Today I want to tell you everything you need to know about Cricut Maker vs Cricut Explore Air 2 before you hit that buy button.
Before I got my Cricut I had so many questions. I read multiple articles, watched tons of YouTube videos, and there were still many questions.
In this article, you will learn all of the differences between these two machines!
My very first post about the Cricut Machines was after buying the Cricut Explore Air 2. On that post, I was answering all of the questions I had – 50+ – before I decided to buy and get into the Cricut World.
It’s very informative, and if you have not idea what a Cricut is I totally recommend you to read it.
I said before I wasn’t going to get a Maker, because I just wanted to cut paper, and I wanted more money for other materials… So before I tell you all of the differences – And after I swallow my own words lol – If I could go back in time, I would’ve bought the Cricut Maker in the first place.
I don’t want to predispose you, but this is how I feel… But keep an open mind and learn if we both agree or disagree… Savvy?
Disclosure: I love the Cricut Brand and all of the things that come with it, I feel that as a crafter I have more good than bad things to say.
Although I make a small commission when you buy through my links. This is not a sponsored post, I bought both machines on my own money along with other materials and other and accessories you see here.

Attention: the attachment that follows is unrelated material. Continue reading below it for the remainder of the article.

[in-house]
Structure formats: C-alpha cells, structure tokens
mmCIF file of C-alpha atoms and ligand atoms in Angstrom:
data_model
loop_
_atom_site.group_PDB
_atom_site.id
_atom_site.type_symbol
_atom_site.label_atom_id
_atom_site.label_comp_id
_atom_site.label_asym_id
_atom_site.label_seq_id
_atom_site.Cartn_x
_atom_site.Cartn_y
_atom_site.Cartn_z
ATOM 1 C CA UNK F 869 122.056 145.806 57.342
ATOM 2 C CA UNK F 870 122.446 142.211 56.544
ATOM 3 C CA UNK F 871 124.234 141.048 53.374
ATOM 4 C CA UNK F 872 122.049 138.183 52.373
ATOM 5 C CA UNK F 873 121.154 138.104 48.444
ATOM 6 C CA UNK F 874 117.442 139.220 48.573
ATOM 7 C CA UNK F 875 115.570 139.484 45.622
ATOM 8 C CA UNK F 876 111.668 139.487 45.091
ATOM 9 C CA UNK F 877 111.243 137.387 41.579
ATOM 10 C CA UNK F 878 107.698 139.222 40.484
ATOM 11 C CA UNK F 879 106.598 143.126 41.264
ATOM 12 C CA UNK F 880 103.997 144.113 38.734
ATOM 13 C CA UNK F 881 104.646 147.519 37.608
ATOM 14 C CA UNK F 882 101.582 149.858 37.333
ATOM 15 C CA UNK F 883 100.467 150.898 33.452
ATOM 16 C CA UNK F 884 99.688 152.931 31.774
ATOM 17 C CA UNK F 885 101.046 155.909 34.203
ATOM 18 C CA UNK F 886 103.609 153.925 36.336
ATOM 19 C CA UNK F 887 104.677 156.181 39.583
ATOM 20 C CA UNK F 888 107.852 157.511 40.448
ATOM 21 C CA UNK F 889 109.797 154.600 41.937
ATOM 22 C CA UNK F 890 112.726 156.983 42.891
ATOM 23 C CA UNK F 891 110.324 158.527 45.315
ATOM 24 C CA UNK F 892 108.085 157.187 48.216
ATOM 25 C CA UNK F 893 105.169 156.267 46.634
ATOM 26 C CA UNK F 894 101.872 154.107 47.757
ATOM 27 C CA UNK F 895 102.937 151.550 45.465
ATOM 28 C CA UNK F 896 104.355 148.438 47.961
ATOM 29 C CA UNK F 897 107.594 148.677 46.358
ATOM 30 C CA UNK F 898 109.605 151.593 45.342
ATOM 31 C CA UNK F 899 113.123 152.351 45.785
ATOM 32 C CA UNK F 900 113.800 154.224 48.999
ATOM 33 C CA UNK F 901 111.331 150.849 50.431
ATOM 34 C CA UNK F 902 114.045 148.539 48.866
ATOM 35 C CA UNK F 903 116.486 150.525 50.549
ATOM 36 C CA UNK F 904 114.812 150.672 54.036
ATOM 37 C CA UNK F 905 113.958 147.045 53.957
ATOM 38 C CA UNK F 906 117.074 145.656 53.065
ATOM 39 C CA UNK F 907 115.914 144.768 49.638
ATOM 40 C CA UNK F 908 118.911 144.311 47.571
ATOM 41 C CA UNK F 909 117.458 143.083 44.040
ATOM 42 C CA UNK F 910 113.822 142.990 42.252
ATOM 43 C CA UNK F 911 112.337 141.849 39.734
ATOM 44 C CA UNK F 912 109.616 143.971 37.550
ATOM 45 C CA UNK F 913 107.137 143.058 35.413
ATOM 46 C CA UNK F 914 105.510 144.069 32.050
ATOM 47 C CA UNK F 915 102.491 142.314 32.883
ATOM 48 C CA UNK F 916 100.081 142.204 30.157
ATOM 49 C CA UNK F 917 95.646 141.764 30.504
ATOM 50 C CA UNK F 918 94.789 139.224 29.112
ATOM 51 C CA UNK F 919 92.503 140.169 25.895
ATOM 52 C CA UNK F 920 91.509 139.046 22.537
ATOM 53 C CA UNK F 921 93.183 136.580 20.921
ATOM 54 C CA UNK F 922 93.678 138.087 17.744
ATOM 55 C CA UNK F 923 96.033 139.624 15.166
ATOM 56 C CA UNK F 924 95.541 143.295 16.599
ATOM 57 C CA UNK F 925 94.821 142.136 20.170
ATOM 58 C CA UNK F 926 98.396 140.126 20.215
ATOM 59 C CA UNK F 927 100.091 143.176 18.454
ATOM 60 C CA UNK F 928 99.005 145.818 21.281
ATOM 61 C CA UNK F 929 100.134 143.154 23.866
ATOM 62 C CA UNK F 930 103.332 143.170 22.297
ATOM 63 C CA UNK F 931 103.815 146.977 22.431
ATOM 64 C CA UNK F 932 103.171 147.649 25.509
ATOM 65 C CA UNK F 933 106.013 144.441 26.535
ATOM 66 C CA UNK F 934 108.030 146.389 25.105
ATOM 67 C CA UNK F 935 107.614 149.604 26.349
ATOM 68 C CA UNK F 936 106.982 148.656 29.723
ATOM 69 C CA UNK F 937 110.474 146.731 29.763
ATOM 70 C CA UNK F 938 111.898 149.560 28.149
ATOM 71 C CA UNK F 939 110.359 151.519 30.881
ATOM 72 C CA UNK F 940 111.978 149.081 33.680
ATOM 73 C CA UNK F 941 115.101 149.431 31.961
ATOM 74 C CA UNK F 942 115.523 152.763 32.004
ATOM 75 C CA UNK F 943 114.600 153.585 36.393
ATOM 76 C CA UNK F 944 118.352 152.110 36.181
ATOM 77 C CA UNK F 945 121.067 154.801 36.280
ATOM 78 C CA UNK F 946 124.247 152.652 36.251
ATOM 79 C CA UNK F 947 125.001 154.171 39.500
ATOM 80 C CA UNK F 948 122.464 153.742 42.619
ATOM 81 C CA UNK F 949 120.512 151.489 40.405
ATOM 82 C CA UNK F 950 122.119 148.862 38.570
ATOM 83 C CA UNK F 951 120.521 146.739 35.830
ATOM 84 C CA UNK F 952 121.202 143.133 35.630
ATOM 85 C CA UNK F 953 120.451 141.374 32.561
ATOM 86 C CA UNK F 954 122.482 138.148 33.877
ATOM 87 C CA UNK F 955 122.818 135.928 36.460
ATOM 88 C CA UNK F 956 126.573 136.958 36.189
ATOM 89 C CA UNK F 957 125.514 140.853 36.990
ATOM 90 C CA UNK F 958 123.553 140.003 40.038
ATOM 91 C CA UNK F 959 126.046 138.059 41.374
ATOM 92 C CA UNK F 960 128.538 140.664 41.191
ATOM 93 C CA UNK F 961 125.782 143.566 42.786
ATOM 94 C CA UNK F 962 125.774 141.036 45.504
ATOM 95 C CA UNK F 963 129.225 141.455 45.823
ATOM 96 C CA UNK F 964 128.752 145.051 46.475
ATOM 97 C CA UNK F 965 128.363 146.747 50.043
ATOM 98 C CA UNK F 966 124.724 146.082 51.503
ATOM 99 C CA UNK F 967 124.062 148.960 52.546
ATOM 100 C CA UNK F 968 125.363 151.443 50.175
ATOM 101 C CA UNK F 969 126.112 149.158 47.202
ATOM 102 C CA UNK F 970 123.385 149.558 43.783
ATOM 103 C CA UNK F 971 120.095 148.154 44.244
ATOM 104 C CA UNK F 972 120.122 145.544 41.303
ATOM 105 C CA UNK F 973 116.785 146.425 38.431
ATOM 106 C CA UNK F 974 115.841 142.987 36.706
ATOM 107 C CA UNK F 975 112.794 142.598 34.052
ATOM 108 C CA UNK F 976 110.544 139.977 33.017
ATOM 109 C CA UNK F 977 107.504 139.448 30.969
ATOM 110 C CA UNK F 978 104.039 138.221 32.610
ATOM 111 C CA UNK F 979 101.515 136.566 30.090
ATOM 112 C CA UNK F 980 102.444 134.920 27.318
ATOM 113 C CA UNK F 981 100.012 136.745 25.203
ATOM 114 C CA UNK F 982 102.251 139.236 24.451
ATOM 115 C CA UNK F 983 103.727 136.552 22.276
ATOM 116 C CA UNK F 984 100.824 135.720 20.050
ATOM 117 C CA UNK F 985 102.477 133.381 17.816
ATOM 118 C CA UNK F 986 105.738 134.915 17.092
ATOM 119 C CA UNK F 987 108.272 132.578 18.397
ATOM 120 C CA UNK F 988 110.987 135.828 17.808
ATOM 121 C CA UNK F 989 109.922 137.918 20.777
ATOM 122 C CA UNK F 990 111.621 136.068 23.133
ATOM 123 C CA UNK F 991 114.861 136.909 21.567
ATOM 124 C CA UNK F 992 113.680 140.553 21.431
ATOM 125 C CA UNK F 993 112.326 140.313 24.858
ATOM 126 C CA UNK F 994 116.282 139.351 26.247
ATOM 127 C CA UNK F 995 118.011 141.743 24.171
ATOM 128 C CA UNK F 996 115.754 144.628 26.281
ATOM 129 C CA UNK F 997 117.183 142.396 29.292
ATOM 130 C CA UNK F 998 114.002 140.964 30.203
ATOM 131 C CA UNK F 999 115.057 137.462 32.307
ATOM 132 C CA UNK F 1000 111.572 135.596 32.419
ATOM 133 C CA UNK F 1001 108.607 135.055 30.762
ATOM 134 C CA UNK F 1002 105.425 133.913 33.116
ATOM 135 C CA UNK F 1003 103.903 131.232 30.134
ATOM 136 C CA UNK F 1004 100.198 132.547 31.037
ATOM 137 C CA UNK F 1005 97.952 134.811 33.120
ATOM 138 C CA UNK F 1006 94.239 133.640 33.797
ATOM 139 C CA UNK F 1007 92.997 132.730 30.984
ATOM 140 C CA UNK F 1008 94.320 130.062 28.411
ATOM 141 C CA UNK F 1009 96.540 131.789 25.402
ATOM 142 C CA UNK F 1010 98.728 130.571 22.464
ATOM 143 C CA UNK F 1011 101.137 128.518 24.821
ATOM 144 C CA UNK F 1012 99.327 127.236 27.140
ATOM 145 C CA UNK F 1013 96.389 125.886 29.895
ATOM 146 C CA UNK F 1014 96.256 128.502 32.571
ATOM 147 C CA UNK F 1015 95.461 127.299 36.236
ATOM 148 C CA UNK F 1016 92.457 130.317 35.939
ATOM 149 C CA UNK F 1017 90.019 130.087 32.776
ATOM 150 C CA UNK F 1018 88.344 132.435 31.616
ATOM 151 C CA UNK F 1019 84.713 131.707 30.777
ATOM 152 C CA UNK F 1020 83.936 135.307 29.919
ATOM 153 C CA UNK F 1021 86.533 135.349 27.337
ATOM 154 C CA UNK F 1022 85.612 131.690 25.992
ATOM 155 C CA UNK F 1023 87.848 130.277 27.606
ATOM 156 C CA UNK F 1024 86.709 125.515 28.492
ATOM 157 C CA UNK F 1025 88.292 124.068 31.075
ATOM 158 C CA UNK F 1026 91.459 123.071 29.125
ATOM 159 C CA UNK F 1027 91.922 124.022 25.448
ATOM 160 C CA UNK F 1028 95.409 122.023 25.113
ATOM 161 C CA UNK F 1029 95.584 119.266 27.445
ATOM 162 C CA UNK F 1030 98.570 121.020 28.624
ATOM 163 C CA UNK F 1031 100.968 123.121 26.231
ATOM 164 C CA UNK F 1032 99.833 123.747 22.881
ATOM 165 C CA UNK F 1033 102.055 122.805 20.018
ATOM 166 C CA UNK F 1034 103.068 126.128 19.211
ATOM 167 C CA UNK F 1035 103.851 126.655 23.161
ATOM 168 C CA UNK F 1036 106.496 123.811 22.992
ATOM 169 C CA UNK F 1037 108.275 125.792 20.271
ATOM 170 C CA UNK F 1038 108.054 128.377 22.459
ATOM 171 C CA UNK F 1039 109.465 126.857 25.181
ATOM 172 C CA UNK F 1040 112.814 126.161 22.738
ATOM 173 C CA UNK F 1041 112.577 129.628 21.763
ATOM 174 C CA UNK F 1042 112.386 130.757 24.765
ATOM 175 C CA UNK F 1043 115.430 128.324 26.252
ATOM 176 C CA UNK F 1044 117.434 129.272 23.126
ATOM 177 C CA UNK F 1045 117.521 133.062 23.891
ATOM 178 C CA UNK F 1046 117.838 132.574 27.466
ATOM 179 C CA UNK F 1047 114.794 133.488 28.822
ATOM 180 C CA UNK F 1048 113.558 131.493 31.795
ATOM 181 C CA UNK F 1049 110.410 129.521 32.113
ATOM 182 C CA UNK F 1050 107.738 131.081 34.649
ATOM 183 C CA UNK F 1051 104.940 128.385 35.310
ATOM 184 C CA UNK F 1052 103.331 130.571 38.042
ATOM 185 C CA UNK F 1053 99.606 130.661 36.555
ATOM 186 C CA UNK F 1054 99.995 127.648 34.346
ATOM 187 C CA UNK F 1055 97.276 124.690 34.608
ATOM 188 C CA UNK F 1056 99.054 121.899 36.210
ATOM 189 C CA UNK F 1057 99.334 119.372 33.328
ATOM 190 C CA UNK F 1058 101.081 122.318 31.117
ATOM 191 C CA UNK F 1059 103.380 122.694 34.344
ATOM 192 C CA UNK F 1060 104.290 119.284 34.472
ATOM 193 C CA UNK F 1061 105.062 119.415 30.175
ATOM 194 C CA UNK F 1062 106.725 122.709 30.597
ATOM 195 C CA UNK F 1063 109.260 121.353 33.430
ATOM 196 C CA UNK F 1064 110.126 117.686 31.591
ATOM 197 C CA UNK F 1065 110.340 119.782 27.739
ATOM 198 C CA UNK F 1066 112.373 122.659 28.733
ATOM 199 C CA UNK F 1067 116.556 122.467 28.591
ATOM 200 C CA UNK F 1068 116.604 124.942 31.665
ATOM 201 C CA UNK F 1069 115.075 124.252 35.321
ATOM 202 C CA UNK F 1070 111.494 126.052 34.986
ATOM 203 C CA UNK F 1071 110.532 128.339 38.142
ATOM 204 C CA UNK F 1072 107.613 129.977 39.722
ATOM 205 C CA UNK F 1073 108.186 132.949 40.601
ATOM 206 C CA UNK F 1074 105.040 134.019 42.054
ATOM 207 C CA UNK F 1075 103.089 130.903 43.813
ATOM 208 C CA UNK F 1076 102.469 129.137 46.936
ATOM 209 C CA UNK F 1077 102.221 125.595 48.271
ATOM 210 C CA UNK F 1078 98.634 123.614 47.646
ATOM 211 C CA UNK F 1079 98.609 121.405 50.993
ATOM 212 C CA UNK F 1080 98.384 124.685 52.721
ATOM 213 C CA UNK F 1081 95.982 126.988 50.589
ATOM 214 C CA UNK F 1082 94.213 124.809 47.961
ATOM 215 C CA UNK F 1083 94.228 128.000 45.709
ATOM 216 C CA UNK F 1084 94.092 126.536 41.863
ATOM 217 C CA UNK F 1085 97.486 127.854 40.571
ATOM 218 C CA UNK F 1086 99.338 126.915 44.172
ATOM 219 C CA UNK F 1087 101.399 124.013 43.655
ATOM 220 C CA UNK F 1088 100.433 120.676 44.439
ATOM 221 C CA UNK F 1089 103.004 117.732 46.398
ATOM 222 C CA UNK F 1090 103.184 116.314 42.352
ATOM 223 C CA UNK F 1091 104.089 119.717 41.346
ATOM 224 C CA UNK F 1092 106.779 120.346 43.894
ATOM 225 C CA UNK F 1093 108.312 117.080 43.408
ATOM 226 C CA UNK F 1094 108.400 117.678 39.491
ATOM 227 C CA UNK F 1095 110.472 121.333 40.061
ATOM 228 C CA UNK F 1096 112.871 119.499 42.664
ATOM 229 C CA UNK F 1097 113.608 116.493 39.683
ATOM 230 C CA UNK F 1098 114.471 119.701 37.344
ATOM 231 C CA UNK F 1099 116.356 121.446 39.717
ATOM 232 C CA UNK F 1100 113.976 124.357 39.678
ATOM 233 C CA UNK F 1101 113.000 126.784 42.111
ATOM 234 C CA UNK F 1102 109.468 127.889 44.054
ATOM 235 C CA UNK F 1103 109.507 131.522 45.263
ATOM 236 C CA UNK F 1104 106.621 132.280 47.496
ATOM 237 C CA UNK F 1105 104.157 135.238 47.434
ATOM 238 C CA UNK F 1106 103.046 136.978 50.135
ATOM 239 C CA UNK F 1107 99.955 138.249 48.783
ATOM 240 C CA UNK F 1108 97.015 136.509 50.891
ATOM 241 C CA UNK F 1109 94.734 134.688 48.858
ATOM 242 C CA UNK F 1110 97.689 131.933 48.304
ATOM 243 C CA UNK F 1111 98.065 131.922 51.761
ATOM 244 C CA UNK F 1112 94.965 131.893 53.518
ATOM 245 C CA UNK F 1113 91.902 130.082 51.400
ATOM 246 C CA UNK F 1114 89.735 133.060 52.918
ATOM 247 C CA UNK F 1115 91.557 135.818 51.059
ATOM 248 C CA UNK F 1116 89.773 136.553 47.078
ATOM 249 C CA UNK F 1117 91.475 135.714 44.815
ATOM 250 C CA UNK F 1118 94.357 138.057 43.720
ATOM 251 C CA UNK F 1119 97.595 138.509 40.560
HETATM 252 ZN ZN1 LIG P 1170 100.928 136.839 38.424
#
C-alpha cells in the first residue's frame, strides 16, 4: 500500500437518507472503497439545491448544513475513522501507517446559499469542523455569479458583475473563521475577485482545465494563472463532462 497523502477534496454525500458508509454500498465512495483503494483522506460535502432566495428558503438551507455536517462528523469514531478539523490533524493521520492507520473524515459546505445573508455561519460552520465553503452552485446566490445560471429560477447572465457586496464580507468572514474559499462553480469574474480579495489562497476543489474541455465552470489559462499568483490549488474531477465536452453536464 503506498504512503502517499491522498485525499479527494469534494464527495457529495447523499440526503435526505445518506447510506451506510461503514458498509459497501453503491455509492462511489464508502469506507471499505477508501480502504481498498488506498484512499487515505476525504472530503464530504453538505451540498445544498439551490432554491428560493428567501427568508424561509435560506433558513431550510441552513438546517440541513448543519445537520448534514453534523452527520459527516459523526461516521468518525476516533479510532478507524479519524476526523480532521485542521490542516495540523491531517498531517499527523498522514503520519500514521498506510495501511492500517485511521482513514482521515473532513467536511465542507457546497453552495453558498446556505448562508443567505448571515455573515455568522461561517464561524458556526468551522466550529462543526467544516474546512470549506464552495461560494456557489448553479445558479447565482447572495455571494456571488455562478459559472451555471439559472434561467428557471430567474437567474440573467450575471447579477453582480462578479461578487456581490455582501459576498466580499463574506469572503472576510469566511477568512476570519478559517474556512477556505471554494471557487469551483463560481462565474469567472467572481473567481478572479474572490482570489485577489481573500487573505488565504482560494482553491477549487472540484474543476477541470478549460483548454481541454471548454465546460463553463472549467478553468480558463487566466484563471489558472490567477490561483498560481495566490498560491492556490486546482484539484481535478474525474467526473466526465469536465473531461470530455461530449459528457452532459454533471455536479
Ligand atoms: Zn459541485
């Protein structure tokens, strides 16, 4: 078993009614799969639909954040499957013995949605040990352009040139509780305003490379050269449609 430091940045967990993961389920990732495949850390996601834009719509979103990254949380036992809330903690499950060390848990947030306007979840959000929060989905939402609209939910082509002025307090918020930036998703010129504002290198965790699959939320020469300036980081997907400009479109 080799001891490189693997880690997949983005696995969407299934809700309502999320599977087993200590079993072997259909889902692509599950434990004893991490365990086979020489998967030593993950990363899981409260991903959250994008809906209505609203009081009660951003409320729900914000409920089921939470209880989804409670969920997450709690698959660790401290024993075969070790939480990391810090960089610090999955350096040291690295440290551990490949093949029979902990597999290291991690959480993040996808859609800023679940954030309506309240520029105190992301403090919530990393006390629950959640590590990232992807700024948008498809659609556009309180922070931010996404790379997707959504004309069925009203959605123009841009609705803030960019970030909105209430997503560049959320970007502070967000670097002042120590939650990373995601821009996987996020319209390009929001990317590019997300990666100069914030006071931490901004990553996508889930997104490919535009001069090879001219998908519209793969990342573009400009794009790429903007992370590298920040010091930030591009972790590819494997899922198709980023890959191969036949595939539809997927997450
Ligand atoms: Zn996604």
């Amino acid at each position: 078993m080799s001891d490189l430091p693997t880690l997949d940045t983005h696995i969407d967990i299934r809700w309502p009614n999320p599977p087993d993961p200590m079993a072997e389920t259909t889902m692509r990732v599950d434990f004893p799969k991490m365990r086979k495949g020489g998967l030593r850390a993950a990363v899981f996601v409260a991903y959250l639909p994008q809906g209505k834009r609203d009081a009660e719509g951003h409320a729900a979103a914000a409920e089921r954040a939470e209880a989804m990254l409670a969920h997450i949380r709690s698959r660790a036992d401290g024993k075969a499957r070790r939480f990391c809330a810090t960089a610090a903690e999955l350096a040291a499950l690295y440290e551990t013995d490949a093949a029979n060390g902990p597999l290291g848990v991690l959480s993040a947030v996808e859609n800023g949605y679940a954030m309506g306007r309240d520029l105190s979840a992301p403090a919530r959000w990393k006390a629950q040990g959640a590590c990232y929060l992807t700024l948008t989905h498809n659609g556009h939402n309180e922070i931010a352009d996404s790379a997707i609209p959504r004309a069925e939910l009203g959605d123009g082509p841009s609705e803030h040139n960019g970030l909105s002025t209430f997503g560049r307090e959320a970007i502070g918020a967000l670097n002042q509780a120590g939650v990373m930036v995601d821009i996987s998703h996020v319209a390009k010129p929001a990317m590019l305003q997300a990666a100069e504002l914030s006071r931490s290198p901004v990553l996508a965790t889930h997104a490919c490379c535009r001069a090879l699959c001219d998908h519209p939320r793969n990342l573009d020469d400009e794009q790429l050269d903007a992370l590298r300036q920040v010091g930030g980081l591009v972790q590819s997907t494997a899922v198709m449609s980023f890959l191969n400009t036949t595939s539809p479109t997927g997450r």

Are you ready? Let’s dig in
Did you know there are new machines? Read my Cricut Maker 3 vs. Explore 3 comparison.
Quick differences between Explore Air Family Machines
Although this post is mainly directed to the Cricut Maker vs Explore Air 2 because those are the machines I happen to have on hand; there are two other versions of the Explore machines that you may want to consider as well.
All of the Cricut Explore Family machines can cut the same materials, and use the same tools. However, each one of them has different features.
- Cricut Explore One: Firstborn of the Explore family and only has one tool holder so you cut and draw, score separately. You need to connect it with a cable to your computer or buy a separate adapter. (No longer offered on Cricut’s website)
- Cricut Explore Air: Has Bluetooth, which is a must for me I don’t like having a cord attached to my computer, and both tool holders so you can cut and draw at the same time! (No longer offered on Cricut’s website)
- Cricut Explore Air 2: Has the same capabilities, that the explore air but it’s 2 times faster.
- Cricut Explore 3: Newest addition to the Explore family machines. It allows you to cut matless and twice as fast as the Air 2 when using Smart Materials.
What do the Cricut Maker and Explore Air 2 have in Common?
The Cricut Maker and Explore Air 2 are both EXCELLENT machines. You can feel the quality; everything seems so sturdy and well made. I am quite impressed.